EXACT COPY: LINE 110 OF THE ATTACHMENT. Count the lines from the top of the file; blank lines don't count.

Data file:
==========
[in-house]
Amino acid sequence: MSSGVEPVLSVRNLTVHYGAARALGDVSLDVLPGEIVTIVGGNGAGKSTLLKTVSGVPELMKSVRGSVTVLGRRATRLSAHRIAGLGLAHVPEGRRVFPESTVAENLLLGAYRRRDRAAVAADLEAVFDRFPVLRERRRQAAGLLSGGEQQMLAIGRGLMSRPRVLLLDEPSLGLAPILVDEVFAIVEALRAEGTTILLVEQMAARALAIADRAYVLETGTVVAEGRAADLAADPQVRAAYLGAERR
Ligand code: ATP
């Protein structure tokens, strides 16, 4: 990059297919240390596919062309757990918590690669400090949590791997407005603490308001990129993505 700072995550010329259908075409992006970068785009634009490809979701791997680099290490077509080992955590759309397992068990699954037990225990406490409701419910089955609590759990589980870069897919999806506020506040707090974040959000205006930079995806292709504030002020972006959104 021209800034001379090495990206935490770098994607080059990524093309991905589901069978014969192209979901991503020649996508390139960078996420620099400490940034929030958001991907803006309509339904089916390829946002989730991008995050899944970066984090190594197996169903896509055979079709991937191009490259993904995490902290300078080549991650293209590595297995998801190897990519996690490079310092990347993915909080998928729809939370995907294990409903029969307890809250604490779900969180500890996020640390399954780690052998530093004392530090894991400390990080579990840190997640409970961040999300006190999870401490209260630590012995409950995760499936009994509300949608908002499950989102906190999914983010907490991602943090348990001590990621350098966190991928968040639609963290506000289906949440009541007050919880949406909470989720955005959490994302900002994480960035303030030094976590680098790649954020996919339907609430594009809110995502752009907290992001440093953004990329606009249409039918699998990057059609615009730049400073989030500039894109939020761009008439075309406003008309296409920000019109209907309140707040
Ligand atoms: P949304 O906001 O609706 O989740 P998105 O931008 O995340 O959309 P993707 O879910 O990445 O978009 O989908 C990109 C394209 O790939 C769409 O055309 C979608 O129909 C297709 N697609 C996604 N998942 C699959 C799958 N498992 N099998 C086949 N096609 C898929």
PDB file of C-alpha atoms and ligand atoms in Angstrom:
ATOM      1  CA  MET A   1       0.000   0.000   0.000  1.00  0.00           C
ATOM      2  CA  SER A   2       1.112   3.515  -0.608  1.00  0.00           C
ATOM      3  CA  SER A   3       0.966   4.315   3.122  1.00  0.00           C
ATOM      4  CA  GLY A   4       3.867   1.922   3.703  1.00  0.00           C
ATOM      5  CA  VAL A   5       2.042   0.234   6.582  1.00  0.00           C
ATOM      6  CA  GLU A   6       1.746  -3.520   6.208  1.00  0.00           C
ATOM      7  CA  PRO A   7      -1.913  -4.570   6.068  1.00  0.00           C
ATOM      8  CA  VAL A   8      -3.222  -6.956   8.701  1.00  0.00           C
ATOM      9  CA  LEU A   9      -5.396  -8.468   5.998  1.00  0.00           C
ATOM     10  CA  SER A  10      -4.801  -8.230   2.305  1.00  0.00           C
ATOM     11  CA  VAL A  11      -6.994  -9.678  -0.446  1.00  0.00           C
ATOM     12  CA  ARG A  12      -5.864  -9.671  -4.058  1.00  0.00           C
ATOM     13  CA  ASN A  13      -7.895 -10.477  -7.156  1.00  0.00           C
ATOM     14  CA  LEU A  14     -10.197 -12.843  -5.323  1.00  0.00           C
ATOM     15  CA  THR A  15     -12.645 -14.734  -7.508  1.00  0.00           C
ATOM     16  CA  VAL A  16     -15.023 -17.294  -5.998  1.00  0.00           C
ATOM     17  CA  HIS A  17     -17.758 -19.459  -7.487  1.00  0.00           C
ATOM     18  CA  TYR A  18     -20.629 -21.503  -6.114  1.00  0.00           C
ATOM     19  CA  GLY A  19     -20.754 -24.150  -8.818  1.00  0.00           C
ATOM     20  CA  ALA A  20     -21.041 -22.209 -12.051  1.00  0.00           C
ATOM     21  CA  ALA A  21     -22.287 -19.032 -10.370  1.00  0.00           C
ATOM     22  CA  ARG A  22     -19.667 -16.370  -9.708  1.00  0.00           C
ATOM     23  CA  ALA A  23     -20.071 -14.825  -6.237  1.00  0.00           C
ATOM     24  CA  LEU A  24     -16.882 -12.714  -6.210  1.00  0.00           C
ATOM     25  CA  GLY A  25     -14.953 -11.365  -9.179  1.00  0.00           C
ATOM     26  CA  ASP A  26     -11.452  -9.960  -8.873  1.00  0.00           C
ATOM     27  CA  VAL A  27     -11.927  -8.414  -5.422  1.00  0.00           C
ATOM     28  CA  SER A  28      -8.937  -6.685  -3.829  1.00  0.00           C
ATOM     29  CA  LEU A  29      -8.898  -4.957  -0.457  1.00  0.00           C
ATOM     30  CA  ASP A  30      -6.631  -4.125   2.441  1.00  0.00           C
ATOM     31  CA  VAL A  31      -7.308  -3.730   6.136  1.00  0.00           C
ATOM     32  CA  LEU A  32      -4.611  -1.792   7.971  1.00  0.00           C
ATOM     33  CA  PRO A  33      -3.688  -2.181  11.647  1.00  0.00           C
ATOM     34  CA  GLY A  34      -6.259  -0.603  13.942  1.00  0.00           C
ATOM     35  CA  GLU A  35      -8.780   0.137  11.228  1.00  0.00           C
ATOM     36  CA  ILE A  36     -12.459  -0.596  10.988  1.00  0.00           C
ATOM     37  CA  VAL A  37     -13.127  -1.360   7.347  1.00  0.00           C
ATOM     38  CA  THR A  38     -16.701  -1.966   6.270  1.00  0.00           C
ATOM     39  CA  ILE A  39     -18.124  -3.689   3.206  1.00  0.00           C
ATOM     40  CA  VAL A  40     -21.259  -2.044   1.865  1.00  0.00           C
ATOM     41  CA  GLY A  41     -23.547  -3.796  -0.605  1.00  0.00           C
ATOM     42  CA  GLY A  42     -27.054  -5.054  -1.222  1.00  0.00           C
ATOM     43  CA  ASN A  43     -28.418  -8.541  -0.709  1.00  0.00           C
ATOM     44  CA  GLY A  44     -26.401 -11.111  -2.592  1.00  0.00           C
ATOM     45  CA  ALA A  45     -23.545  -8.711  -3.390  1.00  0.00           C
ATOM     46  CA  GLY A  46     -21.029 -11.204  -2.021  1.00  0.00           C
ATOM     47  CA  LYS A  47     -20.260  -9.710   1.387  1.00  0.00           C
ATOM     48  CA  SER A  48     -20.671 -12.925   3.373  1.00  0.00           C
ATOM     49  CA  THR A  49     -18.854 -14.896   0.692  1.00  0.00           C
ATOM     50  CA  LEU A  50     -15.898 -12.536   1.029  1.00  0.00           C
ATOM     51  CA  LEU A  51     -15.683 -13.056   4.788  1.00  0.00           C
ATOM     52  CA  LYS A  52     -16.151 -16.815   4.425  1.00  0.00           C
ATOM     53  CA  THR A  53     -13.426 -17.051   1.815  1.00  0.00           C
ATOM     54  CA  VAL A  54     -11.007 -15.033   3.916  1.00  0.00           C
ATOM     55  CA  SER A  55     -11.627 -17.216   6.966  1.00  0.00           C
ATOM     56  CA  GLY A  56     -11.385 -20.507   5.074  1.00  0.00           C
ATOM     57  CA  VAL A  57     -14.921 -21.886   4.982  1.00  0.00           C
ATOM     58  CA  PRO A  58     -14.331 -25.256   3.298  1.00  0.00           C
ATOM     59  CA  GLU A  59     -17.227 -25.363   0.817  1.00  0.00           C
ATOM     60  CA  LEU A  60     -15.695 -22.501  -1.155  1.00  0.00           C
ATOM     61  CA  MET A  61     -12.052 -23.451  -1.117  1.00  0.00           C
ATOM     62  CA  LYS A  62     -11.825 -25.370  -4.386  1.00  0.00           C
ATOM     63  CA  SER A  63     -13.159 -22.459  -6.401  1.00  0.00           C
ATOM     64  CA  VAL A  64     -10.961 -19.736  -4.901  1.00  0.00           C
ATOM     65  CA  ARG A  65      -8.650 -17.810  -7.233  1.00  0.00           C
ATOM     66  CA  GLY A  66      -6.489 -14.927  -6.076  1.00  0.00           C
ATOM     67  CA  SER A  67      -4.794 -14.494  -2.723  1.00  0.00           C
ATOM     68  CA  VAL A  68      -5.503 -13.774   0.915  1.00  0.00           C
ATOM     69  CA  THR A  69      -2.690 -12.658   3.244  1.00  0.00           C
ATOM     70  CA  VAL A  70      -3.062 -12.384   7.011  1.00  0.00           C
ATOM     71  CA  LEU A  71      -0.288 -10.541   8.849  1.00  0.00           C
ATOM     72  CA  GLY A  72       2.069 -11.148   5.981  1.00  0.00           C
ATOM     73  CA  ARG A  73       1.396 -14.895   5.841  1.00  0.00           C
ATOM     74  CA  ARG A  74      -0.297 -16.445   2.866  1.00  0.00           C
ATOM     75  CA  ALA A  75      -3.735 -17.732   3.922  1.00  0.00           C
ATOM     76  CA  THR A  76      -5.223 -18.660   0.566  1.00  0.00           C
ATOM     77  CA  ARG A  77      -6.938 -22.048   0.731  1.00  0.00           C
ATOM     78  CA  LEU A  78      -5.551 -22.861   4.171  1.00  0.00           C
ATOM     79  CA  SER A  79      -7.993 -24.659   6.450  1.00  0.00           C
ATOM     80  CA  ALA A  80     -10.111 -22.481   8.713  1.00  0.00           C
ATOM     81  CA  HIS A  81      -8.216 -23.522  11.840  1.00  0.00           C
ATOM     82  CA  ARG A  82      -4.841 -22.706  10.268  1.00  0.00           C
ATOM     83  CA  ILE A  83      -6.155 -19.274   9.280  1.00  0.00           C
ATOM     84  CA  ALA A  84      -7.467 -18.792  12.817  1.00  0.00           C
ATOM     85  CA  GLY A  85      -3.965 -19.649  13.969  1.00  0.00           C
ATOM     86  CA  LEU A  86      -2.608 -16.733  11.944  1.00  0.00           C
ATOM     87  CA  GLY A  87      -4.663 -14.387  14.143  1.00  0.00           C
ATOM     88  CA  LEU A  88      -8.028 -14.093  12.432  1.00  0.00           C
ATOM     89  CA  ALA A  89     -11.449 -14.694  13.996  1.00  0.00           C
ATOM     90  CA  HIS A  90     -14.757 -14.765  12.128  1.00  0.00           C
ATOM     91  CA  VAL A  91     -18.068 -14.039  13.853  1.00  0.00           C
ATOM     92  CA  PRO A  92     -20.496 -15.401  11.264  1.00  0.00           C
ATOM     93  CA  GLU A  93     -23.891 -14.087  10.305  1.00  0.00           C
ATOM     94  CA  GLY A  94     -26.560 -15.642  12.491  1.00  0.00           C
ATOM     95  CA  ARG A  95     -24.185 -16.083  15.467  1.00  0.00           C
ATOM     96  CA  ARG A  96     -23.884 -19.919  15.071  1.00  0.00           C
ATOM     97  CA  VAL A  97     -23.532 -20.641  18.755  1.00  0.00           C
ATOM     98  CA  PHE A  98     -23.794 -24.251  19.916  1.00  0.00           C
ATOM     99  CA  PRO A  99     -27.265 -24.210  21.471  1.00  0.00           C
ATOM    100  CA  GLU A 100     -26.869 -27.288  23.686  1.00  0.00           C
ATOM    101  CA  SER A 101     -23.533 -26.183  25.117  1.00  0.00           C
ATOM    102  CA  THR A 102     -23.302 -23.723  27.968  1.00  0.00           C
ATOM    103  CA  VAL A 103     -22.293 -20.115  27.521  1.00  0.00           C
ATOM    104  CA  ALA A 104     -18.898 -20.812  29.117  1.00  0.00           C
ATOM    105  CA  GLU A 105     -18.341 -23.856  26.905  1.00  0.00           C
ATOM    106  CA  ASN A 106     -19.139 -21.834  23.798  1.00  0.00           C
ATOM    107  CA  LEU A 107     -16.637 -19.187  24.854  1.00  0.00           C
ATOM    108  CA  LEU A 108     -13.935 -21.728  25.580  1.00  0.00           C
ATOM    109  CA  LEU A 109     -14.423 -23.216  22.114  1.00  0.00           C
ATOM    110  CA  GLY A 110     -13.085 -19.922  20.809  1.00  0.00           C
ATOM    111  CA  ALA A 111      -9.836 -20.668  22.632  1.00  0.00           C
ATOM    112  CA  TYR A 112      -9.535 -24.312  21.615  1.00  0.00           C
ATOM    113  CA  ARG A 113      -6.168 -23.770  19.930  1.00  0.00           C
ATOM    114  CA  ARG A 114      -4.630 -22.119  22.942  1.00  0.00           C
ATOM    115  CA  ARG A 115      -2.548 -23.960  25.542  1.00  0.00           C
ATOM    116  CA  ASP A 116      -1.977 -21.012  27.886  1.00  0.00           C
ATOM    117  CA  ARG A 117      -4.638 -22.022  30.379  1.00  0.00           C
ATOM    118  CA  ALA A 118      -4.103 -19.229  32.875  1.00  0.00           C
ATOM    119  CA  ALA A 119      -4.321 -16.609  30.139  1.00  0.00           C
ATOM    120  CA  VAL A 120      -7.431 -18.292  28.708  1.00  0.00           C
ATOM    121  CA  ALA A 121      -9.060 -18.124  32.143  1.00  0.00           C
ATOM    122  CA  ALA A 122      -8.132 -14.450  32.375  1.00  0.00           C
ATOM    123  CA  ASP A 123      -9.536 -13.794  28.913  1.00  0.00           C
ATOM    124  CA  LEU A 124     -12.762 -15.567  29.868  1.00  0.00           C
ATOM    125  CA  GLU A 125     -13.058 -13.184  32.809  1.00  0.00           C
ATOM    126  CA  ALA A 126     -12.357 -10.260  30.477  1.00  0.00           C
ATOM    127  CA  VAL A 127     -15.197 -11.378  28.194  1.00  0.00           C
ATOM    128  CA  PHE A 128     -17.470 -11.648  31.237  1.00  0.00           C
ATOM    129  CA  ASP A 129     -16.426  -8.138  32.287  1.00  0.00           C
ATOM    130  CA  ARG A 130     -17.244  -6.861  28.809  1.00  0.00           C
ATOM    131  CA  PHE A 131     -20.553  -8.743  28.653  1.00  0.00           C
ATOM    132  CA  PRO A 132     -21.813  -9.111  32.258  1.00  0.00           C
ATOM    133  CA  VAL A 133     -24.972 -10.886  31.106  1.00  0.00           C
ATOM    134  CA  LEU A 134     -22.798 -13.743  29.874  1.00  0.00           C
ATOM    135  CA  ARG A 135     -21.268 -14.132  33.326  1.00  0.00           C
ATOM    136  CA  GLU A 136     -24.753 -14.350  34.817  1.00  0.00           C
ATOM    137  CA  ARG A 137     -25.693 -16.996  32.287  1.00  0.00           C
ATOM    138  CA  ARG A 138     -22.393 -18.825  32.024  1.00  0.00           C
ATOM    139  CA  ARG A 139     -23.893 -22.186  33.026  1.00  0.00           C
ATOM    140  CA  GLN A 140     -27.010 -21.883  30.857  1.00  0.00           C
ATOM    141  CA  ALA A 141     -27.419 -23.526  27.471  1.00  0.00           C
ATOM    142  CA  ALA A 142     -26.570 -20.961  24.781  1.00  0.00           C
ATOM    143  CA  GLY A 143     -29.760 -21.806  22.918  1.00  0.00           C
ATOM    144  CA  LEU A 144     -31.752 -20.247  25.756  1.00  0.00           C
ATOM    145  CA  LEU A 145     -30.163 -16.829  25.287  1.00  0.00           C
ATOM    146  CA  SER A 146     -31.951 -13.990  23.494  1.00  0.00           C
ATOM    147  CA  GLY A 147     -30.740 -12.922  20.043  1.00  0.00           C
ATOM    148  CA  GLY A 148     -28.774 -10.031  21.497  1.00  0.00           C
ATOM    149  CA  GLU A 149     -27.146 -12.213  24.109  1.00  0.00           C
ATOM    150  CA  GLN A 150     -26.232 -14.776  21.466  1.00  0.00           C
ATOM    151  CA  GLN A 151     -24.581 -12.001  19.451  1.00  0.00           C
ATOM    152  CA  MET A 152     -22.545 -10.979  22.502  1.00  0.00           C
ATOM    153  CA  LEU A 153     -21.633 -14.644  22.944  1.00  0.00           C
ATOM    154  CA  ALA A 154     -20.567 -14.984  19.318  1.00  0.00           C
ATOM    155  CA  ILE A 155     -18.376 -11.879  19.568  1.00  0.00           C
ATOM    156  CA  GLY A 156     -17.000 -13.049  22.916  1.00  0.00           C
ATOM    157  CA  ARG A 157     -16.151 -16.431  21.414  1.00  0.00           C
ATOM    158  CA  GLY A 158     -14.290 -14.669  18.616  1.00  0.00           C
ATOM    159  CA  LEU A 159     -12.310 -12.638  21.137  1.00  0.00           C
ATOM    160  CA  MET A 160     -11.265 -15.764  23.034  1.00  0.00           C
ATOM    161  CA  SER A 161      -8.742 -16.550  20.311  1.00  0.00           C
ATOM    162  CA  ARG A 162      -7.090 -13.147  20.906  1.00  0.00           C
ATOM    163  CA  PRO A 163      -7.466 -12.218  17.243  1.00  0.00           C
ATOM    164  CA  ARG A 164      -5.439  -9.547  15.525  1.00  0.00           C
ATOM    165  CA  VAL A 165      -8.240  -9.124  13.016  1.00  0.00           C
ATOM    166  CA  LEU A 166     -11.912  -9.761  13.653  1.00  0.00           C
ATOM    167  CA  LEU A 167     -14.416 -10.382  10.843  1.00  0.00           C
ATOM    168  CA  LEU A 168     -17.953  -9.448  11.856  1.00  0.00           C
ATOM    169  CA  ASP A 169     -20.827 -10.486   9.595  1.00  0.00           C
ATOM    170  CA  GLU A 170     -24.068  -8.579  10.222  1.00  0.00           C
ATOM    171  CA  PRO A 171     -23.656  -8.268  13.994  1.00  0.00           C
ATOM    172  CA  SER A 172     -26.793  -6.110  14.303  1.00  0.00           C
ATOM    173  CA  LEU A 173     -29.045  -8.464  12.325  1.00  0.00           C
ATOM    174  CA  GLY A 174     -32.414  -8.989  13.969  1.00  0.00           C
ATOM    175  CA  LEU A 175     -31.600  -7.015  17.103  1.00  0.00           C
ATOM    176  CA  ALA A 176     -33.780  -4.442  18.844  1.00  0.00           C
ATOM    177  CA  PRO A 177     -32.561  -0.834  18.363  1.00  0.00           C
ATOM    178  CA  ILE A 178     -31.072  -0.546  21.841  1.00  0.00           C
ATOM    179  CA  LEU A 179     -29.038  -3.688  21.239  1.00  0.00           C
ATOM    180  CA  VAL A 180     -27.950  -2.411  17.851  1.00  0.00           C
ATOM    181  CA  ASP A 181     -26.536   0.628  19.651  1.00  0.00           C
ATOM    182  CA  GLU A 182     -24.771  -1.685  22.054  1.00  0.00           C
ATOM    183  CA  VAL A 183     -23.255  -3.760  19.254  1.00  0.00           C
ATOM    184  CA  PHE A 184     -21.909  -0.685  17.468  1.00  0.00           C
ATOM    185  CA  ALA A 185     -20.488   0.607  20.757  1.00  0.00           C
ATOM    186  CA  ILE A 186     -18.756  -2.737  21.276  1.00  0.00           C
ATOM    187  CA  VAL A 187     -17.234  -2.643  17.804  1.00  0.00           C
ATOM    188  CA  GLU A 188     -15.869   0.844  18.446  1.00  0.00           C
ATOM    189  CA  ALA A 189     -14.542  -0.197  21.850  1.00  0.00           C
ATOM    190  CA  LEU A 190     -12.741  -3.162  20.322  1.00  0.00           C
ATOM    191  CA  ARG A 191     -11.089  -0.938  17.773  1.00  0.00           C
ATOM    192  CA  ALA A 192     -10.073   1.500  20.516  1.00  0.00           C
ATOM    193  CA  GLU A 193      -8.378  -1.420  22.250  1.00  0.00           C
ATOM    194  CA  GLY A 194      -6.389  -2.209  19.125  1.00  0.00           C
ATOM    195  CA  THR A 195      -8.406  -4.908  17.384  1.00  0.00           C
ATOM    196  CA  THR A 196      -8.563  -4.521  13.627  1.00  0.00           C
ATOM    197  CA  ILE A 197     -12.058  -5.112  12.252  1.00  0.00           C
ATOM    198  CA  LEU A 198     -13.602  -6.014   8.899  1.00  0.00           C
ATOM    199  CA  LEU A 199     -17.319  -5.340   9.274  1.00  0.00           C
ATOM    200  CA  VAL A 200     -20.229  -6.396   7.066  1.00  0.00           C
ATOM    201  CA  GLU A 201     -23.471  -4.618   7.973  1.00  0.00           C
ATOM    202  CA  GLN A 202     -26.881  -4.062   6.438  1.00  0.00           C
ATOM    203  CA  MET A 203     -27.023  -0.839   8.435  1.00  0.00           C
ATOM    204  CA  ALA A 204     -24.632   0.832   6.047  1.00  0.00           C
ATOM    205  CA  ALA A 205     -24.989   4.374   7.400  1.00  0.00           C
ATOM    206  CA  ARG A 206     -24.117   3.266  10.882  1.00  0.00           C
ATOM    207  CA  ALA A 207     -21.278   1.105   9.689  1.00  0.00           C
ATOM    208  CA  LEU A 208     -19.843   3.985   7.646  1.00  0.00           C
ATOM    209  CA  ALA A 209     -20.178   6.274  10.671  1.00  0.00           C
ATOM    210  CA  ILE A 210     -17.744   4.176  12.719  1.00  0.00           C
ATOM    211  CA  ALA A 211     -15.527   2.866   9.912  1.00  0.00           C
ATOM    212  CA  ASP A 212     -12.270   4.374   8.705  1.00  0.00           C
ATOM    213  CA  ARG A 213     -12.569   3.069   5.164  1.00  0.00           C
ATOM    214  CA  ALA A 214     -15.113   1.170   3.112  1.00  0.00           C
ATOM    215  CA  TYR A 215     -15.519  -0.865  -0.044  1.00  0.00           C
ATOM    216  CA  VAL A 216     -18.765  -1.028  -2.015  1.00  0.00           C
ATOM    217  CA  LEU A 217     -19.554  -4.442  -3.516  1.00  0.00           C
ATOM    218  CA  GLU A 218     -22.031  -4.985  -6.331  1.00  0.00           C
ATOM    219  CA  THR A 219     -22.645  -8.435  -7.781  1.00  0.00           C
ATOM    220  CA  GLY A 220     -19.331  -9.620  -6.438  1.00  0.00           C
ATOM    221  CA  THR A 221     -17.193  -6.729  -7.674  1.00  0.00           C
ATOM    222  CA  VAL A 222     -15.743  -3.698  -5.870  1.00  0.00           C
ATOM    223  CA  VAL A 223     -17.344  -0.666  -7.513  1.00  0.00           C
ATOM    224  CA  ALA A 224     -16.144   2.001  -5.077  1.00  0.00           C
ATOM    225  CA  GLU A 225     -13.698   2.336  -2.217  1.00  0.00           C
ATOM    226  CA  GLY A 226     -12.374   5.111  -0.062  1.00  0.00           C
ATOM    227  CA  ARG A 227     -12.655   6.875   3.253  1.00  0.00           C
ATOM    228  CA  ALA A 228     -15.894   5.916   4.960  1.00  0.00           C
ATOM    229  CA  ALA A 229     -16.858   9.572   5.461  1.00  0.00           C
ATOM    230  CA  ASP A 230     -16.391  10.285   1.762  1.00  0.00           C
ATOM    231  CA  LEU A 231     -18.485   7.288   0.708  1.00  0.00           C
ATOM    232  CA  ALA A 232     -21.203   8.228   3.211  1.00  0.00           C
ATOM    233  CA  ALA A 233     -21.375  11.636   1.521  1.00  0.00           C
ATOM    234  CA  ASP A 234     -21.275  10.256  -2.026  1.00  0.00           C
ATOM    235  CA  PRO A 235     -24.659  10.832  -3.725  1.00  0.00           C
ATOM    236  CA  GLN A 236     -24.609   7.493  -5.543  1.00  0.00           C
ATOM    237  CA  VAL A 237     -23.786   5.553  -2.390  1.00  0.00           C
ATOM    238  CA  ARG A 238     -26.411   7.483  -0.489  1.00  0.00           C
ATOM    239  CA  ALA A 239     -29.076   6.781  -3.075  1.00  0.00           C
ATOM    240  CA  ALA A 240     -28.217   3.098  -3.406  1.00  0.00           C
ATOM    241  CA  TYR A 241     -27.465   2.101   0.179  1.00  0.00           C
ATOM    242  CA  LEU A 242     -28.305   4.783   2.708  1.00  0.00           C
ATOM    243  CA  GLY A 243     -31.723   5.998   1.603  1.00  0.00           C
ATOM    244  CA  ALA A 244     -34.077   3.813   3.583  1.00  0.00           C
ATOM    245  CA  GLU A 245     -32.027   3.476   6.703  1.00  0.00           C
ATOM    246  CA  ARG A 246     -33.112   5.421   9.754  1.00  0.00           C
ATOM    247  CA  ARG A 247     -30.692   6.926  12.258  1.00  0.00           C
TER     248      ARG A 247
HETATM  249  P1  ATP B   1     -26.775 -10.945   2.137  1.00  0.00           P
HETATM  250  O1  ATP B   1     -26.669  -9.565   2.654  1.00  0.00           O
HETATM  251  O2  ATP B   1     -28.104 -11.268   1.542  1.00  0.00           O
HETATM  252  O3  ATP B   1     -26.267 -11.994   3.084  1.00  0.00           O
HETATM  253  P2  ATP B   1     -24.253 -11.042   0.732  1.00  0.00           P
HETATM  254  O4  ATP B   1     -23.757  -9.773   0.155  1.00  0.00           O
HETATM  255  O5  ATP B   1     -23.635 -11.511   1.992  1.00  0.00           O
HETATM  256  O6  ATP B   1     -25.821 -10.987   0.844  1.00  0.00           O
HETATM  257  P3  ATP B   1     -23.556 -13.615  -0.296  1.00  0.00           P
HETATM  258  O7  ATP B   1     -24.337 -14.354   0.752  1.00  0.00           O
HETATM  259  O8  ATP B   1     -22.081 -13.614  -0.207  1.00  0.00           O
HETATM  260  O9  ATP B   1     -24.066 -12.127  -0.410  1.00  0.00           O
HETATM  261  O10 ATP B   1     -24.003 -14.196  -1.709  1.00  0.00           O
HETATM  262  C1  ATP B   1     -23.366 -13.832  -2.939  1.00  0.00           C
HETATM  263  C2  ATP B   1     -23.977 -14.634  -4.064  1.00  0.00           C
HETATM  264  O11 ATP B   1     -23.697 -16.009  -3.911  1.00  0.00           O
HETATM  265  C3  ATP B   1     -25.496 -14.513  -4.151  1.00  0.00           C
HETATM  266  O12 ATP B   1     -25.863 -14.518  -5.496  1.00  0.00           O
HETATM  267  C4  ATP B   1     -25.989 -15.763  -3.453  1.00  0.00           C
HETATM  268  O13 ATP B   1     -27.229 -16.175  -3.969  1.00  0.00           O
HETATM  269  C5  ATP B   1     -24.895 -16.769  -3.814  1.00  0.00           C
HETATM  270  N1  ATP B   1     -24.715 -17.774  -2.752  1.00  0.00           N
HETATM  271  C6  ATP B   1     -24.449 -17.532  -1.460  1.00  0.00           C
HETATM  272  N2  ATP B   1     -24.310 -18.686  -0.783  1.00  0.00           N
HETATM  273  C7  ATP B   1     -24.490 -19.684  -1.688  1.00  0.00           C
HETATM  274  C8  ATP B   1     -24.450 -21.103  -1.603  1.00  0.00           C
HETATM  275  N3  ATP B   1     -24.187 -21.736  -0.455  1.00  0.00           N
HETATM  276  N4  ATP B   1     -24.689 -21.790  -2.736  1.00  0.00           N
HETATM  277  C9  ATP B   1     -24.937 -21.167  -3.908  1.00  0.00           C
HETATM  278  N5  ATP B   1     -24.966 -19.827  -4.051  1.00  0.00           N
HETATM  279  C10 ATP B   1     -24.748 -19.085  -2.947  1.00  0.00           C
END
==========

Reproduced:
ATOM    104  CA  ALA A 104     -18.898 -20.812  29.117  1.00  0.00           C